Trouble in Paradise by João Bragança Gil

Discussing the Azores is akin to exploring a romanticised idea of nature: the lagoons, the lush green fields, the cows grazing over dazzling landscapes, the ocean, so close, so huge and profound, the geological legacy, the hot springs and luscious muds… Such is the image that politics, marketing and capital have imbued in our minds, believing that this pastoral idyll is at our fingertips, that a certain idea of nature is still unspoilt, virgin, pure, when in reality, century after century, everything has been engineered, artificialized, subjected to the human will, ever so cunning and proverbially resourceful. The soils have been leached, the land turned over and over, the waters changed colour and the territory shaped to suit the whims of tourism, demographics, the military industry, etc. 

The news in the world’s media about the Lajes military base, used as an American military station, a key point in the east-west Cold War clash and the centrepiece of the military intervention in Iraq, is part of our collective memory.

The mainland imagines this insular, oceanic territory. The sea mists hanging over the islands, intermittently subsiding to let us see a seemingly marvellous spectacle. A veil over the flower, which, when revealed, is artificial, plastic, far too fake and bright to be naturally beautiful and, yet, in its factitious quality, never fails to enthral and weave flashes of glory into a similarly artificialized memory. 

Trouble in Paradise by João Bragança Gil is seen as an investigation into the technologies used to control and overcome nature and wildlife in this Azorean territory, after a residency and direct contact with the archipelago in 2022. The concrete, steel, tarmac and orthogonality of the constructions stand in stark contrast to the mental impression we hold (or have made) of the Azores. The title is clear: the paradise is compromised.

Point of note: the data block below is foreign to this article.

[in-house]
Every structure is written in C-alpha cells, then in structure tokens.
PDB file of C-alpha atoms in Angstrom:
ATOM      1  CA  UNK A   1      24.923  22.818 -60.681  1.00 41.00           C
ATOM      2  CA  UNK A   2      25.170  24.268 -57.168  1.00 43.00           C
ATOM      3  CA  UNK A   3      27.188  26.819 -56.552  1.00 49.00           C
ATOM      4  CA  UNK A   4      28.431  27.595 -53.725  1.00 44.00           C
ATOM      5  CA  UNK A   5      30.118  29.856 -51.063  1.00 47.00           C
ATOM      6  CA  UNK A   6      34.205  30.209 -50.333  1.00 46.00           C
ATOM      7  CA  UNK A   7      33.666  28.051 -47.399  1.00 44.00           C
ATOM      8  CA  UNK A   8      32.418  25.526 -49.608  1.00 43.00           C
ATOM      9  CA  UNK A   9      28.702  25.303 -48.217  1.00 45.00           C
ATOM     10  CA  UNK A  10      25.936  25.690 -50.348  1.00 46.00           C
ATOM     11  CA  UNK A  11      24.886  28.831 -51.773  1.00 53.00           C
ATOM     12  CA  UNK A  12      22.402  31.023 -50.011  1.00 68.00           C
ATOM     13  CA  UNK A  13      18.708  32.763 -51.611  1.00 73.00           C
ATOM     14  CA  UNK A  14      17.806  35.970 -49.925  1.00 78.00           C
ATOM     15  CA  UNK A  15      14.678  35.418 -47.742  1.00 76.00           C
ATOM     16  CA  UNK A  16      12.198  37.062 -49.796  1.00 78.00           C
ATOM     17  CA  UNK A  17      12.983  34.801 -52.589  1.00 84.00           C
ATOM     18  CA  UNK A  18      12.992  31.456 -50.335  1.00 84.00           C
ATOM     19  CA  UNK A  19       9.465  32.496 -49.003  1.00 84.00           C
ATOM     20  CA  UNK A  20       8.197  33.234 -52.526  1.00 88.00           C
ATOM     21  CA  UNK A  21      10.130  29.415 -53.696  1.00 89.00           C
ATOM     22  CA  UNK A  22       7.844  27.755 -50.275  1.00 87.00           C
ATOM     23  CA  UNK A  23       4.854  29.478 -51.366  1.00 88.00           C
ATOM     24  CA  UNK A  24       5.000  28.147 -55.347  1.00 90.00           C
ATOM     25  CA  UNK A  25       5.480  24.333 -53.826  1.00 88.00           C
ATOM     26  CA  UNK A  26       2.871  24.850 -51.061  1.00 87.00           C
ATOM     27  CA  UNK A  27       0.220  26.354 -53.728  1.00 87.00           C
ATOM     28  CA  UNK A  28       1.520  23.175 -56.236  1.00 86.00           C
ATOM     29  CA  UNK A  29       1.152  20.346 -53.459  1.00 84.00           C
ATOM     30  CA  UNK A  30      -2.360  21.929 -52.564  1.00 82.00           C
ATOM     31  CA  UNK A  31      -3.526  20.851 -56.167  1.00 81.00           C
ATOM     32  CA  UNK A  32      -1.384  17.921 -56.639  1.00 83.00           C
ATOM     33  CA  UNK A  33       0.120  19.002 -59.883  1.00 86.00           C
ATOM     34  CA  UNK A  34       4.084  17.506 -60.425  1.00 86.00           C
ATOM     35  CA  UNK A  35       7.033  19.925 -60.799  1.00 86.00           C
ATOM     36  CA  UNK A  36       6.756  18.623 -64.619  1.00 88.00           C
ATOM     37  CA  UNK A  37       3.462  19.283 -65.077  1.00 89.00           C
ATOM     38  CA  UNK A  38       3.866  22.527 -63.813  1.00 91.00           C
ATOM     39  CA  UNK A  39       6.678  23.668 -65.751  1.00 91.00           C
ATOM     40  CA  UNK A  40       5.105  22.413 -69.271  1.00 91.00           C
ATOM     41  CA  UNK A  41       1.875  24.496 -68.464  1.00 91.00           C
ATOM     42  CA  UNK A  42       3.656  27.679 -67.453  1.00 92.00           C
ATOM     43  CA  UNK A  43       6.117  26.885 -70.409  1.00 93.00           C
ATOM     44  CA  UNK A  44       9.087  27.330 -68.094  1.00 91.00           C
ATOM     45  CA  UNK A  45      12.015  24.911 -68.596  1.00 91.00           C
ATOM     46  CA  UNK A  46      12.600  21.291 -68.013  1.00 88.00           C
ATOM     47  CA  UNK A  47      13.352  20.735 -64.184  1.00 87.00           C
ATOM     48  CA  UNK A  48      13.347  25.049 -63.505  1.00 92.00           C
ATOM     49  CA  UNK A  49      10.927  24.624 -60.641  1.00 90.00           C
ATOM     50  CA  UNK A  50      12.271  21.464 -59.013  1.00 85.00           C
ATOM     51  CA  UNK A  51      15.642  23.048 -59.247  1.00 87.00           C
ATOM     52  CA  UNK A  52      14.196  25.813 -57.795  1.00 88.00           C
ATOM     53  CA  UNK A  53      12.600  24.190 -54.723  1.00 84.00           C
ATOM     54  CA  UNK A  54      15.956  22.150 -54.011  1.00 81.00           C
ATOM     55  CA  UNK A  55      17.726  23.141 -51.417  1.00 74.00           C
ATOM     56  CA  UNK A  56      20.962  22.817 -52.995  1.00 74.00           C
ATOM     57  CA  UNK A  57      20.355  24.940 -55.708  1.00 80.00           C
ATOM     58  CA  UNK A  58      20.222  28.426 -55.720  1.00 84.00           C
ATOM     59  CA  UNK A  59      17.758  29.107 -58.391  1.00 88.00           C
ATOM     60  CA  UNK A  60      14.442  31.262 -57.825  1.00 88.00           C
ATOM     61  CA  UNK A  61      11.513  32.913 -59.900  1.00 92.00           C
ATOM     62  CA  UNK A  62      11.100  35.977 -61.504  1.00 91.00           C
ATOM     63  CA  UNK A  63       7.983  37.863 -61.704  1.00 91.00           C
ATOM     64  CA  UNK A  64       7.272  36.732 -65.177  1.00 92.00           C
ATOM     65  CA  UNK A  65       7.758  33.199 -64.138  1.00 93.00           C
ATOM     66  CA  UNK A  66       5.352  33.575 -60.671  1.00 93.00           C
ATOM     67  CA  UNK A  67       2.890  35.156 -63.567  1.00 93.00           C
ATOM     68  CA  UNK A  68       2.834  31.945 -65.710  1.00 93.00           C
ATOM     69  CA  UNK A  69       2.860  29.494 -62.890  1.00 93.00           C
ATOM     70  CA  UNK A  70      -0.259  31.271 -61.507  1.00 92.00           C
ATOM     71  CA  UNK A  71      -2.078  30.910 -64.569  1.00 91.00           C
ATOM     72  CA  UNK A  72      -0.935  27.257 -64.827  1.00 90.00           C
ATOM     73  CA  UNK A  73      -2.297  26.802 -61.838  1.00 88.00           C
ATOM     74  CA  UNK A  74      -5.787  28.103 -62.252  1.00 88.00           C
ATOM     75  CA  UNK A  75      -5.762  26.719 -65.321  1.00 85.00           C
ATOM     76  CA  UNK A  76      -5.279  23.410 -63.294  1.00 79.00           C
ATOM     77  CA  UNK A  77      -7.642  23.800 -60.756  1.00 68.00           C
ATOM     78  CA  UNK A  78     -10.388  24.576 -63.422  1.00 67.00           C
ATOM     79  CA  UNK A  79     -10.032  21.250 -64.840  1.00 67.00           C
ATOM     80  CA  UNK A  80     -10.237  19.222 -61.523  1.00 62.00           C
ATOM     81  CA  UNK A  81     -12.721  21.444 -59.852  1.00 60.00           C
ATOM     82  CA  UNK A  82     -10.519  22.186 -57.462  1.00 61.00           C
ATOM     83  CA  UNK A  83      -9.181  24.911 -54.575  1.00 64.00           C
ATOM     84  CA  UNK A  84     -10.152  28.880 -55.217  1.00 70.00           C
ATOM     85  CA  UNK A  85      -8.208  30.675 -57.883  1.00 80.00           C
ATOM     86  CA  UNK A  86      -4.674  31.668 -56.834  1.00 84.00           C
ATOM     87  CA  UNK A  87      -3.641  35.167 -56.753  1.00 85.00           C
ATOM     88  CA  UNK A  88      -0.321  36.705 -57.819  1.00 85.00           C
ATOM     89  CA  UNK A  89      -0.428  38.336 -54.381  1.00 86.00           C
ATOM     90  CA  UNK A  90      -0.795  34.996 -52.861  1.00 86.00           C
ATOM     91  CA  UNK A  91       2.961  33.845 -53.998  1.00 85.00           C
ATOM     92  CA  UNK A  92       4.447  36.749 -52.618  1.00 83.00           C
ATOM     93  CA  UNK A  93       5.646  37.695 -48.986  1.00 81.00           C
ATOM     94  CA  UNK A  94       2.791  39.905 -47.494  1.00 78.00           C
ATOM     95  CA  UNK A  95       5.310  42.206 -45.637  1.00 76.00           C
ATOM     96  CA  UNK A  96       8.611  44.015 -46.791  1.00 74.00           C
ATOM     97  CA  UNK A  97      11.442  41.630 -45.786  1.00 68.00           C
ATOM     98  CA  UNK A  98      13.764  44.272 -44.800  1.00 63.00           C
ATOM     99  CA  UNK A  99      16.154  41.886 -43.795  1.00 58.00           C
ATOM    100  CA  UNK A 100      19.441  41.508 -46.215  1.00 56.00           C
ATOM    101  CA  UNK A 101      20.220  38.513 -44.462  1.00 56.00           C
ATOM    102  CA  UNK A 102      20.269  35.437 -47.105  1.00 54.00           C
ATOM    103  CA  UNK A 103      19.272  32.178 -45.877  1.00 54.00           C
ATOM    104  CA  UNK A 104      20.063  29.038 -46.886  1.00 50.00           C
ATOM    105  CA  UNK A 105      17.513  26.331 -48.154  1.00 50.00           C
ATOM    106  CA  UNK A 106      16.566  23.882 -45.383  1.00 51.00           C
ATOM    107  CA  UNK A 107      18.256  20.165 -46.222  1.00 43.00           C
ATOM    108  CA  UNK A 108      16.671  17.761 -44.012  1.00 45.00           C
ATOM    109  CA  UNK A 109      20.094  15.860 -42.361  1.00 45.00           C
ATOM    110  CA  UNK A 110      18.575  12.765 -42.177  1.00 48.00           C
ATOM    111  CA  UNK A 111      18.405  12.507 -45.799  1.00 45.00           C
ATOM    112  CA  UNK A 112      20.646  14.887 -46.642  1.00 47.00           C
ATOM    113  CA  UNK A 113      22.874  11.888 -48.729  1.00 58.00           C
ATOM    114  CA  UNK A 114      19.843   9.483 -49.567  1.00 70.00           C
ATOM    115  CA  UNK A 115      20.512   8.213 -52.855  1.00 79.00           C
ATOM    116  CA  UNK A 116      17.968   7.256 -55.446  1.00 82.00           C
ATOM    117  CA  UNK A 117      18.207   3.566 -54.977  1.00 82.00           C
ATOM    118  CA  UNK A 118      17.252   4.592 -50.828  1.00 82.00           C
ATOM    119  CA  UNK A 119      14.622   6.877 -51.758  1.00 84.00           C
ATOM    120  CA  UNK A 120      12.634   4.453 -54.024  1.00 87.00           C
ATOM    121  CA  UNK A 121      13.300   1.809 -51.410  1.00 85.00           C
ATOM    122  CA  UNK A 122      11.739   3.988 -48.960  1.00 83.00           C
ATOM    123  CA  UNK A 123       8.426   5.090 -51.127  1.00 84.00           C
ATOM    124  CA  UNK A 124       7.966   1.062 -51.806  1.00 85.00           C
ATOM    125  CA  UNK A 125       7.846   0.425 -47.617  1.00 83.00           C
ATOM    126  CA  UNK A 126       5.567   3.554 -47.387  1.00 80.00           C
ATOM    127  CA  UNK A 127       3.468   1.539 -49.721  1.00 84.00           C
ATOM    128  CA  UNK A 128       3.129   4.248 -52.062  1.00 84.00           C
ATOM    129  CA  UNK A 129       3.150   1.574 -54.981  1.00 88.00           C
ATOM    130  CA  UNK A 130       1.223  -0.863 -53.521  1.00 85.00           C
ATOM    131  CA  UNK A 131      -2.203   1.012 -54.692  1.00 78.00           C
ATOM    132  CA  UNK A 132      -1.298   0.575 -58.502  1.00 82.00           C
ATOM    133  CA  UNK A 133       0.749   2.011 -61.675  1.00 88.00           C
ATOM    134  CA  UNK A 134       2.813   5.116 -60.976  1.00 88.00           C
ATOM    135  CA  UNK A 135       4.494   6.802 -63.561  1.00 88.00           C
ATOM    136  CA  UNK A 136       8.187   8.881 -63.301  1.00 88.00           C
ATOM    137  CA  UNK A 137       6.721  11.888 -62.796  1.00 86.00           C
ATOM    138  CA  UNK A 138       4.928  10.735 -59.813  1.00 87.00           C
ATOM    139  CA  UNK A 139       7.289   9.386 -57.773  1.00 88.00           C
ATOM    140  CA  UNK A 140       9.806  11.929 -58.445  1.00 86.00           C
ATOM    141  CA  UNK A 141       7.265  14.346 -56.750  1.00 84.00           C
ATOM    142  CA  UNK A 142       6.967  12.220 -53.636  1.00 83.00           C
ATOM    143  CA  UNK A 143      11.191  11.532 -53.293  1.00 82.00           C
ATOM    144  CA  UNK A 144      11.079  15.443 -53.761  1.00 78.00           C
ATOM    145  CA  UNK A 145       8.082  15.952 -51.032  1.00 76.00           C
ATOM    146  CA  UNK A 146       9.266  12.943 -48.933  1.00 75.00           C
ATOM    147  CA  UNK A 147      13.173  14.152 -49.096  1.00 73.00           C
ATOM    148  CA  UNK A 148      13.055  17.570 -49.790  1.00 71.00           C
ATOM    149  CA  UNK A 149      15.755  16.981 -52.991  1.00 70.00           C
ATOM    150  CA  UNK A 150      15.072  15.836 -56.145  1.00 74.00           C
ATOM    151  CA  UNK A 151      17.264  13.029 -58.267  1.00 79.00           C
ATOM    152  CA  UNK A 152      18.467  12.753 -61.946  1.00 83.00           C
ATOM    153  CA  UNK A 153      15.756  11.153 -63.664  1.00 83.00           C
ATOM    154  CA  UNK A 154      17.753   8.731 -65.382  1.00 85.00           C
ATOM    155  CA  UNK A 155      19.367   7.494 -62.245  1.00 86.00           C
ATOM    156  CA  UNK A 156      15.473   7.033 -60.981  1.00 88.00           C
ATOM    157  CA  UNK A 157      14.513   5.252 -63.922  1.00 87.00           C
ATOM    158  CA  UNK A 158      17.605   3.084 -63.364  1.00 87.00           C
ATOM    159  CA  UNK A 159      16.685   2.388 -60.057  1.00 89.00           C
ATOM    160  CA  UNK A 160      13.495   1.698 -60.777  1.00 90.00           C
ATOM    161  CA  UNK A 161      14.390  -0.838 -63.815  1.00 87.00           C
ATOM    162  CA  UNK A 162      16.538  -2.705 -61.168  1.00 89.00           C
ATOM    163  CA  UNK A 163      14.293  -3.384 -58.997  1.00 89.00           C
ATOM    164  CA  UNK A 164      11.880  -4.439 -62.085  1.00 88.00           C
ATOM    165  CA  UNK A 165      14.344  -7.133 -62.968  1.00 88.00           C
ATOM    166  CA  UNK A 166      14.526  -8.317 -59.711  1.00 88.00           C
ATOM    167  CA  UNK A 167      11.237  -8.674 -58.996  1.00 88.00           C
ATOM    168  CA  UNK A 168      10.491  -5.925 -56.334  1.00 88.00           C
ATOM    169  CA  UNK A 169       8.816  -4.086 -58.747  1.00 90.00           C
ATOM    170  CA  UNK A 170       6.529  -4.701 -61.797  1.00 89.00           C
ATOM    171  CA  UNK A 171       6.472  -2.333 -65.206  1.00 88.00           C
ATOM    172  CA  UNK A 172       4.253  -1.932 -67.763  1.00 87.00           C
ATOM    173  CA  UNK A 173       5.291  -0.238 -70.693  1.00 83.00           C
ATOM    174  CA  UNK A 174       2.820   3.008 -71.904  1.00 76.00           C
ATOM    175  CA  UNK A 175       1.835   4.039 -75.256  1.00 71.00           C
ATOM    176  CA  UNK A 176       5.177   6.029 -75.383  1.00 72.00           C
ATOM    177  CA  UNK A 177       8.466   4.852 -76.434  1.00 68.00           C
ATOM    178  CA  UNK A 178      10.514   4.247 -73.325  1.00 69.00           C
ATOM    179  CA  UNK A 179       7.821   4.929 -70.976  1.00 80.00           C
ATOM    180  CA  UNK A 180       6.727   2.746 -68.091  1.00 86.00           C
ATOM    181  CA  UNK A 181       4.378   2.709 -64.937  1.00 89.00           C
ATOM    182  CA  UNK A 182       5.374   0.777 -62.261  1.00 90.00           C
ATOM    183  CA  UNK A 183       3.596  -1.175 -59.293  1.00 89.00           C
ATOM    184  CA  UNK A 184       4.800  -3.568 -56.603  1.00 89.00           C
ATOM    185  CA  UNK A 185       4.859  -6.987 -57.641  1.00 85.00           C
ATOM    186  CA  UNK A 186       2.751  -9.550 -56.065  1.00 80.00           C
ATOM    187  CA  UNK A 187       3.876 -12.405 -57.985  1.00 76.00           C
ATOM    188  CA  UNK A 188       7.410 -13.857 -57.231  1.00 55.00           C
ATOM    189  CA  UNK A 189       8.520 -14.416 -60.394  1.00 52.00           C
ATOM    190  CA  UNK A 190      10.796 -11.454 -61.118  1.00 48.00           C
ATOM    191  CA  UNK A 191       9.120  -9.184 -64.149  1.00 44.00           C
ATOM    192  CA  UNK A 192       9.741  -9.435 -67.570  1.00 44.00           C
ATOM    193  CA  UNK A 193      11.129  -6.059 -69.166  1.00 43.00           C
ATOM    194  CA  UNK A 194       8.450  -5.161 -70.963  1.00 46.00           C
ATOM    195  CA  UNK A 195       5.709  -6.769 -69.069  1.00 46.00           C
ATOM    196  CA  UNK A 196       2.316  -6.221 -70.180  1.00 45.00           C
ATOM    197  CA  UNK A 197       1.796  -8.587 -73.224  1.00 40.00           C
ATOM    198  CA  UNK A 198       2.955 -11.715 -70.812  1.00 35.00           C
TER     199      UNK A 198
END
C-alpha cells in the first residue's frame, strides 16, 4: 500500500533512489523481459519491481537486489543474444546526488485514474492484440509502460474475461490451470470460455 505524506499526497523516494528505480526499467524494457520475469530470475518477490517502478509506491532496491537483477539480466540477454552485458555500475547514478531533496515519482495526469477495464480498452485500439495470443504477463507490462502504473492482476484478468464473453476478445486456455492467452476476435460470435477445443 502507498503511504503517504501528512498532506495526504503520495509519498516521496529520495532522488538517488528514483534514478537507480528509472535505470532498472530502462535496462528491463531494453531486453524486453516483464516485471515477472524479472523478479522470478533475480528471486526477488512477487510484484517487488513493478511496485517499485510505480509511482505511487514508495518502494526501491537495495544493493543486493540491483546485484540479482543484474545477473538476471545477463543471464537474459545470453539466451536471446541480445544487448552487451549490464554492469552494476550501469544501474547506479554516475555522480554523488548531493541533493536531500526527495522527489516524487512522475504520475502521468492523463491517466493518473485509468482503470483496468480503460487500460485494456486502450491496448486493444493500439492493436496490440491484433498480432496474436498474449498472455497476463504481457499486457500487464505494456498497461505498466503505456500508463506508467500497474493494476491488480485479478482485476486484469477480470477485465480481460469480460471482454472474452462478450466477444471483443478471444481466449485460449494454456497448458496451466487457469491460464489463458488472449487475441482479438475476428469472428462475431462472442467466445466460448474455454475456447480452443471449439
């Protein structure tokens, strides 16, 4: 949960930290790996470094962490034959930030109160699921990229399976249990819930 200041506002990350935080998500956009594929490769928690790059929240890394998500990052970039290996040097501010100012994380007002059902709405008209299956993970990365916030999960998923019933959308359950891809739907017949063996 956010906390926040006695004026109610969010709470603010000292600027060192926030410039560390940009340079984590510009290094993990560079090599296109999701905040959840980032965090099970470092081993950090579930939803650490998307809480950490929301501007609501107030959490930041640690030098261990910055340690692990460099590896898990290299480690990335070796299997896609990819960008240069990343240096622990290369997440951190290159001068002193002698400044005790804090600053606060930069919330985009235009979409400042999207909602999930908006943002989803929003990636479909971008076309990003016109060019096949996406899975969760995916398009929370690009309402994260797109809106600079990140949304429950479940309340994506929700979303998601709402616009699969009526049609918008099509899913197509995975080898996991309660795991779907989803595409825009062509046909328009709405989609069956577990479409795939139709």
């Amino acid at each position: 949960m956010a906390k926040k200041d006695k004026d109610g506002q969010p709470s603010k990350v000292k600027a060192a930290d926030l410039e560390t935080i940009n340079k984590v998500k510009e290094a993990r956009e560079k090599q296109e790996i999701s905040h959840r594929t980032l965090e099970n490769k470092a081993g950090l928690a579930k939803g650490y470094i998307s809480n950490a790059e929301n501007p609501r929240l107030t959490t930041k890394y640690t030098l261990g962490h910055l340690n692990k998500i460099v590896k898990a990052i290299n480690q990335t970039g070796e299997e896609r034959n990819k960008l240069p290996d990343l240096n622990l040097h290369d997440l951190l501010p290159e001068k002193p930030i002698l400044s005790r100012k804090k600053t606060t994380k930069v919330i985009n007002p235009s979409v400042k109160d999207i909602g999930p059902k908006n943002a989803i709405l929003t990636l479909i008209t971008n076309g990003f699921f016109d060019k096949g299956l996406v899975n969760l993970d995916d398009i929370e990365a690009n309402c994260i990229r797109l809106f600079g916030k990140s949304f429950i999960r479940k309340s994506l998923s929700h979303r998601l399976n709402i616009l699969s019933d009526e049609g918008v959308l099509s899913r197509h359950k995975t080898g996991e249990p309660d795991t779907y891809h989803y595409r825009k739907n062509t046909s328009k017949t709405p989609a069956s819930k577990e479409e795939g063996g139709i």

Each photographic document may be seen as forensic evidence. Beneath the photographs, Gil’s lengthy research written down in words imparts an atypical noir ambience, as if we were facing a victimless and guilt-free crime. In a country with no accountability or way of ascertaining culpability, responsibility dies alone and unaccounted for: carelessness, an ill-fated necessity. Photography is used as evidence here – and paradoxically as an ally of the common cause and of the great surveillance capital.

This is a profoundly critical and political undertaking, in which the artist’s investigative aesthetic, with its almost mathematical scientific methods and tools, breaks down power structures, whether economic, military or social. 

With that said, notwithstanding the small scale, the conclusions drawn at the end of this research are part of a global setting that can easily be discerned: neoliberal policies, the greed of capital, the lust for power and geostrategic control, galloping tourism, anthropocentrism, which, while being challenged more and more by new forms of materialism and contemporary philosophy, is still a guiding principle for many local and global policies. The proximity between the natural and the artificial imposed by the artist, showing the amazement and phenomena of nature alongside the apollonian constructions of the human being, register this problematic coexistence, fraught with tensions, contradictions and blindness. 

Trouble in Paradise by João Bragança Gil is on show at the Projectspace of the Jahn und Jahn and Encounter galleries in Lisbon until March 23.

Trans Soleil by Alexi Tsioris is on show concurrently at both galleries, an exhibition that reveals Tsioris’ pictorial approach, the never-ending nature of painting and art, as well as the breaking down of barriers between media and artistic practices, namely the bridges built by the Greek artist between painting and sculpture, sculpture and drawing, drawing and calligraphy. This is an exhibition curated by Alexander Caspari (Encounter) and Tim Geissler (Jahn und Jahn).

José Rui Pardal Pina (n. 1988) has a master's degree in architecture from I.S.T. in 2012. In 2016 he joined the Postgraduate Course in Art Curation at FCSH-UNL and began to collaborate in the Umbigo magazine. Curator of Dialogues (2018-), an editorial project that draws a bridge between artists and museums or scientific and cultural institutions with no connection to contemporary art.

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